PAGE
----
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Differences Hamper New Turkish Constitution, Say Kurd Lawmakers

Sept. 17 (Bloomberg) -- A Turkish parliamentary committee drafting a new constitution remains divided over key issues including language rights, a Kurdish lawmaker said today.

The committee has only agreed six of the 38 articles related to basic rights and freedoms, Gultan Kisanak, co-chairwoman of the pro-Kurdish Peace and Democracy Party, or BDP, told a joint news conference with co-chairman Selahattin Demirtas in Ankara today.

Kisanak accused three other parties, including Prime Minister Recep Tayyip Erdogan’s Justice and Development Party, of insisting that Turkish be the only official language, citing concerns over national security or public order.

“If people will not be allowed to express their views in their own mother tongue, how can this constitution be considered liberal?,” Kisanak asked.

The government has allowed broadcasts and classes in the once-banned Kurdish language. It has rejected demands for full education in Kurdish over concerns that it may divide the country along ethnic lines.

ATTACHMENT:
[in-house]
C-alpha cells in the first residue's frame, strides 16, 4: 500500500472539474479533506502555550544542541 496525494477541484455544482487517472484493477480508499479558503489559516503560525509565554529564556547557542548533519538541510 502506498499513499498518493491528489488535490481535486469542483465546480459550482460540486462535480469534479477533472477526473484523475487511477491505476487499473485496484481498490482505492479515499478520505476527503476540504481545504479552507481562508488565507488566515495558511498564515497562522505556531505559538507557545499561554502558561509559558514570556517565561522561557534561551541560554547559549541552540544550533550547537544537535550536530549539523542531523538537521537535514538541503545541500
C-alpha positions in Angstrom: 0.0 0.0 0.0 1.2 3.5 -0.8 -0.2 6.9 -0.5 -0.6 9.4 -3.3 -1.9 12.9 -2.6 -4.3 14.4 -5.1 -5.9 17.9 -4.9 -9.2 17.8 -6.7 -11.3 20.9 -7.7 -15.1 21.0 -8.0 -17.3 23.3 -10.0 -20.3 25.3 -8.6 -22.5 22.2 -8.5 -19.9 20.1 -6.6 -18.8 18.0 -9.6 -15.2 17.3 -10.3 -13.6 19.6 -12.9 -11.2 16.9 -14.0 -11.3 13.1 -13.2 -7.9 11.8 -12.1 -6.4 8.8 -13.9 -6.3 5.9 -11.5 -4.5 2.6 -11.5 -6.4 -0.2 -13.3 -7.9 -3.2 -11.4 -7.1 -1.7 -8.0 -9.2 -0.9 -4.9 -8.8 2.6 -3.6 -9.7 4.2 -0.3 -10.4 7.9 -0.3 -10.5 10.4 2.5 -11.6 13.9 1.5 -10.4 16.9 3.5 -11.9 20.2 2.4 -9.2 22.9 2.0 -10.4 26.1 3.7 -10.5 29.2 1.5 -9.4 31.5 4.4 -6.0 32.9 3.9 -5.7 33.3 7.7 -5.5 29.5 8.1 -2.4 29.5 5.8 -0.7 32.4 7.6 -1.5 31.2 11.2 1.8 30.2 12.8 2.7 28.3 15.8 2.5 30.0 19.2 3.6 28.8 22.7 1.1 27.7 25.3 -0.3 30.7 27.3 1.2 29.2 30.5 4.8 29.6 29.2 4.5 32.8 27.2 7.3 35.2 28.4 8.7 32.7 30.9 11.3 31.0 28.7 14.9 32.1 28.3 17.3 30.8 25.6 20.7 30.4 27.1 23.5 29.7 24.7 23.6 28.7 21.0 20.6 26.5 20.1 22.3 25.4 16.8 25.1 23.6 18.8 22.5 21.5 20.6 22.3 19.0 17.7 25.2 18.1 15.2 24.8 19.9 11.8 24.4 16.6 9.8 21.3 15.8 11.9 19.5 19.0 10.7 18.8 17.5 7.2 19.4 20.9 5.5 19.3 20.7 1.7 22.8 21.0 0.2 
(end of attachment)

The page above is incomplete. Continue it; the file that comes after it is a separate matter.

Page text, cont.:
The parliament plans to finish drafting the constitution to replace the current one, a legacy of the 1980 military coup, by the end of this year.

The discussion will resume on Oct. 1 amid tensions over a probe into alleged ties between some Kurdish lawmakers, including Kisanak and Demirtas, and the outlawed Kurdistan Workers’ Party, or PKK, which has intensified armed attacks in the country’s Kurdish-dominated southeast since December.

Militant Embrace

Kisanak attracted criticism for the televised embrace of Kurdish militants at a roadblock near the southeastern town of Semdinli, bordering Iran and Iraq, on Aug. 17.

Erdogan said parliament would meet its responsibilities if prosecutors ask the legislature to lift the immunity of Kurdish lawmakers and so allow their prosecution.

“Such a development will amount to a clear hostile act,” Demirtas said today. “Then, we will be forced to give a political response.” Demirtas did not detail what this might entail.

Some Kurdish lawmakers, including Leyla Zana, have been stripped of their legal immunity and served 10 years in prison on charges of ties to the PKK in the past. Zana was re-elected to parliament in 2010.

To contact the reporter on this story: Selcan Hacaoglu in Ankara at shacaoglu@bloomberg.net

To contact the editor responsible for this story: Andrew J. Barden at barden@bloomberg.net

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